I know what you're thinking... "Oh boy, everyone's favorite phase of the software development life cycle: TESTING!". At least, that was my initial thought. However, proper testing is critical, especially when it comes to my current role in mobile development. When you are writing for an app that will hit the hands of thousands of people, you need to plan for all possible "what if"'s.
Since I began my job at Papa, the mobile testing was done by the engineers, by hand, every time. While it was getting us through our releases, it was obviously not going to be sustainable in the long term as the company continues to grow and features continue to be added. A colleague did some research in to automated testing, and I was then tasked with implementing her results.
For anyone unfamiliar, Appium is an open source test automation framework for use with native, hybrid and mobile web apps. As we are building our app with React-Native, this was the clear front runner for our team. (For reference, I do all of my work on macOS) The installation of Appium is as easy as
npm install -g appium
After successfully doing that, all you then need to do is run the command
appium and you'll have a local Appium server running on port 4723! It is in this window you'll be able to see all the output and logs from any tests you run.
I began my testing process exactly as described above, which does work fine, however if you are going to be writing extensive testing using Appium, I highly recommend you download the Appium desktop client. This will give you a dedicated window for the server, easier view and searching of the logs, among many other customization and capabilities.
What is normally considered the most painful part of mobile testing is made a lot easier with Appium. The ability to set the desired capabilities of the test right up front allows you to customize the test to your needs and make sure you are testing exactly what you want to be testing. Now, Appium has a very long list of supported capability settings, which can be found here. The best thing you can do is to familiarize yourself with this list before you even get started so you save yourself some major headaches while testing.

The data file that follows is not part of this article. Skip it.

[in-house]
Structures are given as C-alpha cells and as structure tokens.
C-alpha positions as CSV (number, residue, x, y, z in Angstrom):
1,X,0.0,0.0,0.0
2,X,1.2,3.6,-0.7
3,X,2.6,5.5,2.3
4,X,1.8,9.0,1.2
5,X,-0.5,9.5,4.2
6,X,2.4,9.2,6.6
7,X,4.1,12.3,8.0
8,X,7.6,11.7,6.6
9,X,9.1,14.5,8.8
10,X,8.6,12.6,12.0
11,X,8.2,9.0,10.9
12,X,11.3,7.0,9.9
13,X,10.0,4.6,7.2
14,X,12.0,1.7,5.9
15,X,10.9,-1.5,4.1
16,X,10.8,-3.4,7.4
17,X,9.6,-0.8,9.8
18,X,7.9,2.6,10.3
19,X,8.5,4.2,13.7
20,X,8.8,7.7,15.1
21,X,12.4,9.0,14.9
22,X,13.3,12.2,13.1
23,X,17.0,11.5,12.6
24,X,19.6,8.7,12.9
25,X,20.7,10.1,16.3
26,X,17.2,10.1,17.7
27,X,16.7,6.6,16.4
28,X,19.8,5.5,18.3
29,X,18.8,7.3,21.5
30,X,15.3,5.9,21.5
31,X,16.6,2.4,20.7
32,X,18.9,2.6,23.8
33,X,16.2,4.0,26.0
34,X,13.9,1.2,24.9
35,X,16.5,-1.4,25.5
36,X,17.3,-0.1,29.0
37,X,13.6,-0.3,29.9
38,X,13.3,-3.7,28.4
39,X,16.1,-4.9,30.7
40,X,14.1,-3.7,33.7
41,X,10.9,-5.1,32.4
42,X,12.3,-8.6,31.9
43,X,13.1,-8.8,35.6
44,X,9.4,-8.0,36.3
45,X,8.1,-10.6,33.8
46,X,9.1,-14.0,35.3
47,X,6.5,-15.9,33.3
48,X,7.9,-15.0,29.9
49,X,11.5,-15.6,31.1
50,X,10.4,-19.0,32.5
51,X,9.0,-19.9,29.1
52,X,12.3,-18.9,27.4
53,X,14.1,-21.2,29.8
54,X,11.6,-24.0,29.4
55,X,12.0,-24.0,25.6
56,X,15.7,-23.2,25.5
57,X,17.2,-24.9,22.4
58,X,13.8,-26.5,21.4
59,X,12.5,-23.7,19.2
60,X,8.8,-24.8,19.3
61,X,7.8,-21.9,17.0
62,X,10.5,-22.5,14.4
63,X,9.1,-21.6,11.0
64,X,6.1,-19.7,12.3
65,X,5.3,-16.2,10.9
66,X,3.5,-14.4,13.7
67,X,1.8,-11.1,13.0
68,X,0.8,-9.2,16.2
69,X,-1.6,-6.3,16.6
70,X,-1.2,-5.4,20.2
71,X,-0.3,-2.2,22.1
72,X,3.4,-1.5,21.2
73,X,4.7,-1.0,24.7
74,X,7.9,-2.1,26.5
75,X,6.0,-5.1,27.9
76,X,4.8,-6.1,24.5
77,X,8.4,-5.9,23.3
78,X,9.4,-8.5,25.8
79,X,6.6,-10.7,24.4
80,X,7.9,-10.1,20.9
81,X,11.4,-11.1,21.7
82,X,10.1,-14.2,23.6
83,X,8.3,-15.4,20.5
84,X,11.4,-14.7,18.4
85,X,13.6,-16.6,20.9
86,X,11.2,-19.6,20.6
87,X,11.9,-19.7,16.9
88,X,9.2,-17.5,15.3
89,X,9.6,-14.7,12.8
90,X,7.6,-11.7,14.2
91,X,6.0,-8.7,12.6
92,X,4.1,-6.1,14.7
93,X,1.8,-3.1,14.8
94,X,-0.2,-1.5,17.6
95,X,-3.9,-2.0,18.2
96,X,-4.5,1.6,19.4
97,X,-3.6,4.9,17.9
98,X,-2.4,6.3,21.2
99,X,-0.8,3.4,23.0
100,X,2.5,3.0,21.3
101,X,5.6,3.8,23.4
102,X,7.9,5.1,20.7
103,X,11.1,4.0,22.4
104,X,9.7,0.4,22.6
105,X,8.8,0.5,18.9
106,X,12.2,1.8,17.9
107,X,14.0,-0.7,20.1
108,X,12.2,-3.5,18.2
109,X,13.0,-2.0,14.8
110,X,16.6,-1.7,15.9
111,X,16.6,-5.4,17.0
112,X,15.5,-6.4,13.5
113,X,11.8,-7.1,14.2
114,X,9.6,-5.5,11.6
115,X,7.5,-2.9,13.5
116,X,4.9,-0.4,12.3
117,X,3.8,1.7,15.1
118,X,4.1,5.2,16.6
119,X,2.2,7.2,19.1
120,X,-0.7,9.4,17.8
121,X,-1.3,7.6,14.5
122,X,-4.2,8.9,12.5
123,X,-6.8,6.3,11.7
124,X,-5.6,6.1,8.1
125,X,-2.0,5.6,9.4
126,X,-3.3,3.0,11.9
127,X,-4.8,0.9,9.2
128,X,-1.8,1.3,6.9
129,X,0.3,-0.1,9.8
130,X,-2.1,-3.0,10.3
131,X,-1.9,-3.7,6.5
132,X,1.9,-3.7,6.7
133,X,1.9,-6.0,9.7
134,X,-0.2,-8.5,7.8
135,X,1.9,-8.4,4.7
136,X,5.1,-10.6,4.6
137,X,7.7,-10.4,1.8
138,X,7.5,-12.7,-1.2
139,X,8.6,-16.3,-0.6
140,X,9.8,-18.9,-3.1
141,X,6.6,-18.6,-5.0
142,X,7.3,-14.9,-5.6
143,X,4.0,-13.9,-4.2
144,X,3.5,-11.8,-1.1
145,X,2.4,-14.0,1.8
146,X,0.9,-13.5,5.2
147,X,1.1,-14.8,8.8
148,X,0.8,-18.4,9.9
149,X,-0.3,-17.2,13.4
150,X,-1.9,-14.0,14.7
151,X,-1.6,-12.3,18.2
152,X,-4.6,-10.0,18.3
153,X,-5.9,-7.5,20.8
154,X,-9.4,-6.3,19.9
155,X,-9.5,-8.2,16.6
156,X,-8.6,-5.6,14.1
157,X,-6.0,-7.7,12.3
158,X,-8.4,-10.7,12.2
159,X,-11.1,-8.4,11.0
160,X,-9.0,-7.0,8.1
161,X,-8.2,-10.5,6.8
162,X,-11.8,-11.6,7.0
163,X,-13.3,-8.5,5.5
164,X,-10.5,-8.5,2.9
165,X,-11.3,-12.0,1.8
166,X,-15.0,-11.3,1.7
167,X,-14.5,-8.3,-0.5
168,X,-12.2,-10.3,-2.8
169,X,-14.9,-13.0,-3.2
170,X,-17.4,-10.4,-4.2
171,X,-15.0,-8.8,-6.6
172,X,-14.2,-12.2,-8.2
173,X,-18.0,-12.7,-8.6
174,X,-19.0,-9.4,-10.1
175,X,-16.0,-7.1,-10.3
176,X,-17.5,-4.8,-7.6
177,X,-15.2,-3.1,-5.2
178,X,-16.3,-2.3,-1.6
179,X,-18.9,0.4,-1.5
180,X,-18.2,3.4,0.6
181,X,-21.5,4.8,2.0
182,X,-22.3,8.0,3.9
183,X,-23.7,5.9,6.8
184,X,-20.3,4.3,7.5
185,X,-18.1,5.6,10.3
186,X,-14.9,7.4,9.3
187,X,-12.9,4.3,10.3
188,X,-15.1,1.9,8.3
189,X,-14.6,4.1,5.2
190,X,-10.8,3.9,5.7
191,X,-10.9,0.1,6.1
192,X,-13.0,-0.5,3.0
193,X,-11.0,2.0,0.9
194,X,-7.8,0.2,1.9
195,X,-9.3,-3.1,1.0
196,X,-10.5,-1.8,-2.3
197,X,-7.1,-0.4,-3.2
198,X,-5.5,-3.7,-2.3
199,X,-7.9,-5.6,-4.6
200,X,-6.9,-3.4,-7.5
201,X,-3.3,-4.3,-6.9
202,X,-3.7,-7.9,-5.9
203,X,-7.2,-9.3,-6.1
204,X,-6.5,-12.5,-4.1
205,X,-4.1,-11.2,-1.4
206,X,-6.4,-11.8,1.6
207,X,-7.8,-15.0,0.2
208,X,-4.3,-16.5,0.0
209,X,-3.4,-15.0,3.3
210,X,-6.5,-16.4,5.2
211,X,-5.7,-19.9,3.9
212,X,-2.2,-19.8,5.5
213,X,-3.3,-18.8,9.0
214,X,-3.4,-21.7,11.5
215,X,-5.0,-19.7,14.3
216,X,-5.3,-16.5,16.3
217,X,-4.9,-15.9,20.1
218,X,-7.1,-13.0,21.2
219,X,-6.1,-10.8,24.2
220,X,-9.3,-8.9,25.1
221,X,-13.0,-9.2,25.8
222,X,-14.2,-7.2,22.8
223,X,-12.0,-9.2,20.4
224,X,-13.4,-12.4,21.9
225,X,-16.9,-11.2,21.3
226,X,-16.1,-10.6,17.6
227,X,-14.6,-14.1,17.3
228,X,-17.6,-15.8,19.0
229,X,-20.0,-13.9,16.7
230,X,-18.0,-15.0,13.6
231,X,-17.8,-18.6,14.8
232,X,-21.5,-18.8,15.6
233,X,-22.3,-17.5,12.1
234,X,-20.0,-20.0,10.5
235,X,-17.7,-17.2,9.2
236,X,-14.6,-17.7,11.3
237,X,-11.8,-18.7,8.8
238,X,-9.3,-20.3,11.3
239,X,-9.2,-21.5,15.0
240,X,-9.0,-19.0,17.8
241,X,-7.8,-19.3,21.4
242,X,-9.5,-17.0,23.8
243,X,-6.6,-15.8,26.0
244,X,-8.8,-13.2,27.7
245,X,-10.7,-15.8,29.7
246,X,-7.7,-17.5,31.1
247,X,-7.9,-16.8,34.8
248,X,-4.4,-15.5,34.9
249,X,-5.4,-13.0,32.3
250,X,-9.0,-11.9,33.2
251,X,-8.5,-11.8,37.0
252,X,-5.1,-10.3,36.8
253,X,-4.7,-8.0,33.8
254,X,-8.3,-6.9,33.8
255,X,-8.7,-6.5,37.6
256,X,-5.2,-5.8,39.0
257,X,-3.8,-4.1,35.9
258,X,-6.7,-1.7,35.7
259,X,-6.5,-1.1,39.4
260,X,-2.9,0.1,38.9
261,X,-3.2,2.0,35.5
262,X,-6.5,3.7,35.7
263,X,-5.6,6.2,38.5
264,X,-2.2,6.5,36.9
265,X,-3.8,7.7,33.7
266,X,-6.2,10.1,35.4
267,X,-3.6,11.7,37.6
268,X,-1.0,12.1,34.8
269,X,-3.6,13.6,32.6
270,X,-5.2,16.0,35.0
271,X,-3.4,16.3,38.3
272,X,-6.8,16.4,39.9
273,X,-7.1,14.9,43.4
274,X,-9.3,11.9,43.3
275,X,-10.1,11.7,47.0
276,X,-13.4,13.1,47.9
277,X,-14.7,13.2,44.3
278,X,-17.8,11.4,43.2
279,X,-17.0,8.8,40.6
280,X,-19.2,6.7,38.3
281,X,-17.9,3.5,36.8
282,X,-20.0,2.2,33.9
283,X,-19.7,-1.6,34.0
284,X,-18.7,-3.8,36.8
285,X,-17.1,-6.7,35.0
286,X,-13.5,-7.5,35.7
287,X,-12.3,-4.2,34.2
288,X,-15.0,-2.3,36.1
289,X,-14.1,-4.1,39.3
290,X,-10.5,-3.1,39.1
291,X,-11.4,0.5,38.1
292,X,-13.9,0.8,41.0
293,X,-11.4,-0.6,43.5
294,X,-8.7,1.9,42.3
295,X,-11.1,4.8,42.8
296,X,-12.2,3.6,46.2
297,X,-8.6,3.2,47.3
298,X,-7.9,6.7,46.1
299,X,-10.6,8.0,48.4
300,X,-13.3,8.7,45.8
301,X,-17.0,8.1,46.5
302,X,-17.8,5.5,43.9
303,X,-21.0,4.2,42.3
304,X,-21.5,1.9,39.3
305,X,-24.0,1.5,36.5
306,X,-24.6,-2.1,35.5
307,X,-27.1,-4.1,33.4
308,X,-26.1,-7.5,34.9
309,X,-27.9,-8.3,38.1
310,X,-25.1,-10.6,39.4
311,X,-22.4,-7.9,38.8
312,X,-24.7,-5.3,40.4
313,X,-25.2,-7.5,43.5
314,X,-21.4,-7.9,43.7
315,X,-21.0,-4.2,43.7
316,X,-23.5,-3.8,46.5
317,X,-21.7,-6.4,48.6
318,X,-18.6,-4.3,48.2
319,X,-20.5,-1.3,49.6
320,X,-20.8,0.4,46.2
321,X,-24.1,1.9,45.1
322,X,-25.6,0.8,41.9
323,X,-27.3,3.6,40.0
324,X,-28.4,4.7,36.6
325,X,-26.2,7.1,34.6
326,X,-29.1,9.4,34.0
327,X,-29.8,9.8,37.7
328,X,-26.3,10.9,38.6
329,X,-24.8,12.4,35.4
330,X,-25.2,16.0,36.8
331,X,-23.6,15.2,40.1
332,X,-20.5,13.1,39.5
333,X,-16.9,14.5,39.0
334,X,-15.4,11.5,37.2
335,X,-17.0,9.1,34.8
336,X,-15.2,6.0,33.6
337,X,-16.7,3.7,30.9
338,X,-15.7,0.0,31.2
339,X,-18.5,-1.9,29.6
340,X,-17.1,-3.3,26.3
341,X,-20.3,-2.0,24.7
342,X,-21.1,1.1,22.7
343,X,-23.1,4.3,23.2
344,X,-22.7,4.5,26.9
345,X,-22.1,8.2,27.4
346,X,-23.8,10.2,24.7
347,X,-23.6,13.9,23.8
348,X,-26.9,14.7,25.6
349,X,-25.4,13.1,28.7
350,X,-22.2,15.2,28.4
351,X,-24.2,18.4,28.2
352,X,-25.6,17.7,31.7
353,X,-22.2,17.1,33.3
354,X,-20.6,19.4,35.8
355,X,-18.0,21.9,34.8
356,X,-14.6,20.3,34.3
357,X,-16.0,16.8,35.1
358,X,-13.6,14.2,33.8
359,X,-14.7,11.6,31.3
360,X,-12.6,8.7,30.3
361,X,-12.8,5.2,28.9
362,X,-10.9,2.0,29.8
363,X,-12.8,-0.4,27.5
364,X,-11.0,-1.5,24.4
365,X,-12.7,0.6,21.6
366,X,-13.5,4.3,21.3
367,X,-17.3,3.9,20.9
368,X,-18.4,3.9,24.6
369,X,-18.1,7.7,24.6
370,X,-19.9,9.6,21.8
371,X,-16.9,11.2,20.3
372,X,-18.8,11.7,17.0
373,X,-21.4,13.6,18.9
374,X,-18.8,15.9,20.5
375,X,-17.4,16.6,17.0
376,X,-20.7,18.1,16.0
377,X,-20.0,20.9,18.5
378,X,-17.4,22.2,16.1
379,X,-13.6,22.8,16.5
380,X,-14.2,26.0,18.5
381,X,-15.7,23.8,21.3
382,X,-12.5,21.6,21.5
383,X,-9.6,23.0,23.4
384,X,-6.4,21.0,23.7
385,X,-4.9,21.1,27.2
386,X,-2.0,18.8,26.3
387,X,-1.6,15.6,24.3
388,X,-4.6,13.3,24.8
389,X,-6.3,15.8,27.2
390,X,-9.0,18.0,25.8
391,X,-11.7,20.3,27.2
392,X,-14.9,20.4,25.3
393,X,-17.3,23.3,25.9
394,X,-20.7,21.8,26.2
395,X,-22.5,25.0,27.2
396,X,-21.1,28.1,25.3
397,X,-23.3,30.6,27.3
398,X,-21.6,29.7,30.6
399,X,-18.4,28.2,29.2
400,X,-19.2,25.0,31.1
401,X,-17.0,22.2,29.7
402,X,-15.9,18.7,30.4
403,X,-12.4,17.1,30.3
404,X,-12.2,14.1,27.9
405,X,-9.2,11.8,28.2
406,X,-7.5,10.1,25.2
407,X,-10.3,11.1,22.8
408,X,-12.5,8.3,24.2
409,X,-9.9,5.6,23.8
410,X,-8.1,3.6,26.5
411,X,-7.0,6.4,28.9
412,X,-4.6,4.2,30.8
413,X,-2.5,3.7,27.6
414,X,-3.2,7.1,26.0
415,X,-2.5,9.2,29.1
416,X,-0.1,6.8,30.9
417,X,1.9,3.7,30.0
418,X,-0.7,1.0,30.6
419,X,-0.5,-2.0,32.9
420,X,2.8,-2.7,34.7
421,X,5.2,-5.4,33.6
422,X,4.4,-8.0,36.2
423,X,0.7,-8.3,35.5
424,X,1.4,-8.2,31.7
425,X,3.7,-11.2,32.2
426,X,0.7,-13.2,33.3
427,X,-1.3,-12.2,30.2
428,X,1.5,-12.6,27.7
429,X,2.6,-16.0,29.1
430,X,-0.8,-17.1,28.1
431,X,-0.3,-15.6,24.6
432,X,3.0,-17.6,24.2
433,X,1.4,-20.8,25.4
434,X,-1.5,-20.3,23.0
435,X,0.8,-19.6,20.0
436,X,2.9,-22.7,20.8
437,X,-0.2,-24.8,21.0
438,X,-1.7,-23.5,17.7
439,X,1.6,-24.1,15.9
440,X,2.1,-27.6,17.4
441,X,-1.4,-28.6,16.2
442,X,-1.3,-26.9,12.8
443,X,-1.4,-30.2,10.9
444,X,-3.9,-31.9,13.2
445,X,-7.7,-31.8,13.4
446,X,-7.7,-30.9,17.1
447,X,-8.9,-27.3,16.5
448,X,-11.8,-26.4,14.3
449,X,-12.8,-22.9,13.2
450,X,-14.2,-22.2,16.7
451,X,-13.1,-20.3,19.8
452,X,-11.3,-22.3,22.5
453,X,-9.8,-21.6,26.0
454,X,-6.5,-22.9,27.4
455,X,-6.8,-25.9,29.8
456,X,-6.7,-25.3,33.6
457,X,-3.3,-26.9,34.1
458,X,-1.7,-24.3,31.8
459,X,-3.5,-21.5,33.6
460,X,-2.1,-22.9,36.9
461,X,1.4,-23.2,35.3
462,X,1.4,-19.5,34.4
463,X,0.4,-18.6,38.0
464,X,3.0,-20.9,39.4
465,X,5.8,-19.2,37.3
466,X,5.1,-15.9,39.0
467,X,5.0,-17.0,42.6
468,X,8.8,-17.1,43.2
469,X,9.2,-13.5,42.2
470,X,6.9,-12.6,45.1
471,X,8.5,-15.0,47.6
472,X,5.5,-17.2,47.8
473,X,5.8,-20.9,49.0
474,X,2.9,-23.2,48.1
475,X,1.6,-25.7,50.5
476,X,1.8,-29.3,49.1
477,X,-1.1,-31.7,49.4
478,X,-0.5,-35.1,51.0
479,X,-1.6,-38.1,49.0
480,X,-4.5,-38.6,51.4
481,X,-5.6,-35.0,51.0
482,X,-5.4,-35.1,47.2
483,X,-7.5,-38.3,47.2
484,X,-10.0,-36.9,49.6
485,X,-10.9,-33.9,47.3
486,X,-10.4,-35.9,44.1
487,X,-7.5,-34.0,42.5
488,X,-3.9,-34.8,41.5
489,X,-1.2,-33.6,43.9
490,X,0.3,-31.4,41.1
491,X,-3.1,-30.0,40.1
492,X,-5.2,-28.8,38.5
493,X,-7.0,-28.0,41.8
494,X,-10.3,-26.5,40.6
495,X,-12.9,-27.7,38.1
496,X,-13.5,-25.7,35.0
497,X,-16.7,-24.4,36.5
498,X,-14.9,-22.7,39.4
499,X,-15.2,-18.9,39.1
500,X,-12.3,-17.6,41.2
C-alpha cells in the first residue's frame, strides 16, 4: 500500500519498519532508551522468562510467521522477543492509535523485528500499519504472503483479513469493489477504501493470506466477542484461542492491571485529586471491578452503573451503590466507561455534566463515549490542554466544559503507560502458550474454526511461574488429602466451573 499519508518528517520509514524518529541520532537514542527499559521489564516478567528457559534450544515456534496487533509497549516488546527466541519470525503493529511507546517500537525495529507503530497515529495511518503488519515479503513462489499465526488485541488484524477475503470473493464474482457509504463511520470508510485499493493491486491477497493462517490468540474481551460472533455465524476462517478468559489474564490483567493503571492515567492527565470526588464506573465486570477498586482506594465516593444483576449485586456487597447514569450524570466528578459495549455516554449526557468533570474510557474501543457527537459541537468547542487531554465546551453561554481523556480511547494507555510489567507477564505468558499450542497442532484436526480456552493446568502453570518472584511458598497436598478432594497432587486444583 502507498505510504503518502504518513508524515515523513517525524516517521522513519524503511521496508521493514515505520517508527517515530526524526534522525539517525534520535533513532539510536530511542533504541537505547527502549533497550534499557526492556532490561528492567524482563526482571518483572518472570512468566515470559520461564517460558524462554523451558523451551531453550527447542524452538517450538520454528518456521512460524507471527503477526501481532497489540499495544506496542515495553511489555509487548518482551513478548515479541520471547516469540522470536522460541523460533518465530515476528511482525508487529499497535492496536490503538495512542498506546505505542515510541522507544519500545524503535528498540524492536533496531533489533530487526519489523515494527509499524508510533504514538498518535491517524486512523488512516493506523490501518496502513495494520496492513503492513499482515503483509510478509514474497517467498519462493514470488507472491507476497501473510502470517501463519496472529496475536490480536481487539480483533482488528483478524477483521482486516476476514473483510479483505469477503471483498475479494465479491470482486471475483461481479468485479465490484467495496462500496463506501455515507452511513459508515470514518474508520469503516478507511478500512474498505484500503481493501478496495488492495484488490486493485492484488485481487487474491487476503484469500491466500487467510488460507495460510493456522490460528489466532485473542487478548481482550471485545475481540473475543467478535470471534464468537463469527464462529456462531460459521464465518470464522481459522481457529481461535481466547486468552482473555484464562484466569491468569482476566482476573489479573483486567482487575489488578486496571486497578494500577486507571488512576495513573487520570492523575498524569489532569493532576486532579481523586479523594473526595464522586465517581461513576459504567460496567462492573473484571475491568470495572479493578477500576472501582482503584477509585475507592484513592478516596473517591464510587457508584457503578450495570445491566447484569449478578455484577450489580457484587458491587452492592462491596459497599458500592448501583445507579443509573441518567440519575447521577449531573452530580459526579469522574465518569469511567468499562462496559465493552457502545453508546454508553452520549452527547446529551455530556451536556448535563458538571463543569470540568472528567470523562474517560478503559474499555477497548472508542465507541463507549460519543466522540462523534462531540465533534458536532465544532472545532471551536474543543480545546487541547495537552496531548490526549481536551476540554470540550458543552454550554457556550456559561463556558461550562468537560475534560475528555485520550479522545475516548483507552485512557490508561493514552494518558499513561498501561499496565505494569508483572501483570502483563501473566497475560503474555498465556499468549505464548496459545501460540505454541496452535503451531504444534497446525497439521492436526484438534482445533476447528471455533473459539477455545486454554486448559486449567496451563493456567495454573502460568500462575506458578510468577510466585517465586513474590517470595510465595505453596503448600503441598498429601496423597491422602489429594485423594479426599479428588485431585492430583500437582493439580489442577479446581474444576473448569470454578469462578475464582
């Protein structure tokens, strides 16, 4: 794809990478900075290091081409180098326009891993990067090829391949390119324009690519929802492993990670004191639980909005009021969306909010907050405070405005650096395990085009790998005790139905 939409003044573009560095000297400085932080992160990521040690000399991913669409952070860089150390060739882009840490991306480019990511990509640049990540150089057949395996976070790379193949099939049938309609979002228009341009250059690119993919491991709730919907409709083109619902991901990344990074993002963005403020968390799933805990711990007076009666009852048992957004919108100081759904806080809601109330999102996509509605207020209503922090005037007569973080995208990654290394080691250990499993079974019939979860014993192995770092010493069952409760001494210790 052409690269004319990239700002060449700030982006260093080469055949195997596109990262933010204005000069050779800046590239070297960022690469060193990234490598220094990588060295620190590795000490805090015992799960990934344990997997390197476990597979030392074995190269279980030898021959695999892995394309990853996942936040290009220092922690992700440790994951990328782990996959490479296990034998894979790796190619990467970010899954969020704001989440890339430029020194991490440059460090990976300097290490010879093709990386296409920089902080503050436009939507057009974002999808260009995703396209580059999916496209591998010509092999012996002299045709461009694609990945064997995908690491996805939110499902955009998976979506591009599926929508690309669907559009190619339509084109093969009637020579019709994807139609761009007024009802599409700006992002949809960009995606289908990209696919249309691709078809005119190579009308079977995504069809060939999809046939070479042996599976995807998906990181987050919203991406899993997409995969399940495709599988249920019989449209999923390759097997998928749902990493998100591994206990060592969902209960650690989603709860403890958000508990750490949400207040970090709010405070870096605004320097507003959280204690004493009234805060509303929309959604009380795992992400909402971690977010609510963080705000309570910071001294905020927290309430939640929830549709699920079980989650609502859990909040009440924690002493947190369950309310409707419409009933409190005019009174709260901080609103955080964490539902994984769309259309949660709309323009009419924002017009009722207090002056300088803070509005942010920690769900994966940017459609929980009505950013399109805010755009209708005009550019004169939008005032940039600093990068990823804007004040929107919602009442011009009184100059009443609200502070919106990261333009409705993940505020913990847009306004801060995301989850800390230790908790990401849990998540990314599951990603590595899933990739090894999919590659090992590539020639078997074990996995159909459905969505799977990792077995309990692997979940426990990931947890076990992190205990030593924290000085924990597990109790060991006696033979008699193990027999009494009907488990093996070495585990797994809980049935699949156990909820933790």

I know I know, I've been gushing so much over Appium you're probably assuming I work for them, but I don't. As much as their product has begun to make things easier for myself and my team, there is certainly plenty of room for improvement. I could write a whole separate post on that, but for now I'll leave you with my 2 biggest gripes:
My biggest road block I ran in to throughout the process was that the app I am testing requires location permissions. The issue being that this notification always pops up before the app is fully loaded, so the built-in "handleAlert" functions are useless. I spent hours trying to track down a solution and settled on AppleSimulatorUtils, which allows you to set permissions for the simulator in the background and not have to rely on responding to alerts.
As far as I could find, there was no easy way to "slow down" Appium as it blasted through all of the test commands. Anyone who has worked in a simulator knows that sometimes they are a little slow and laggy. This often caused the tests to fail because Appium would click a button and then try clicking another one before the next screen had loaded. Appium does have the ability to wait for certain elements to be present before acting, however including the
isElementDisplayed() after every screen transition could be a bit tiresome.
My solution was to write a simple sleep function and include that after each command, as it was a lot easier to reuse and adjust as needed, and didn't require the constant discovery of elementId's.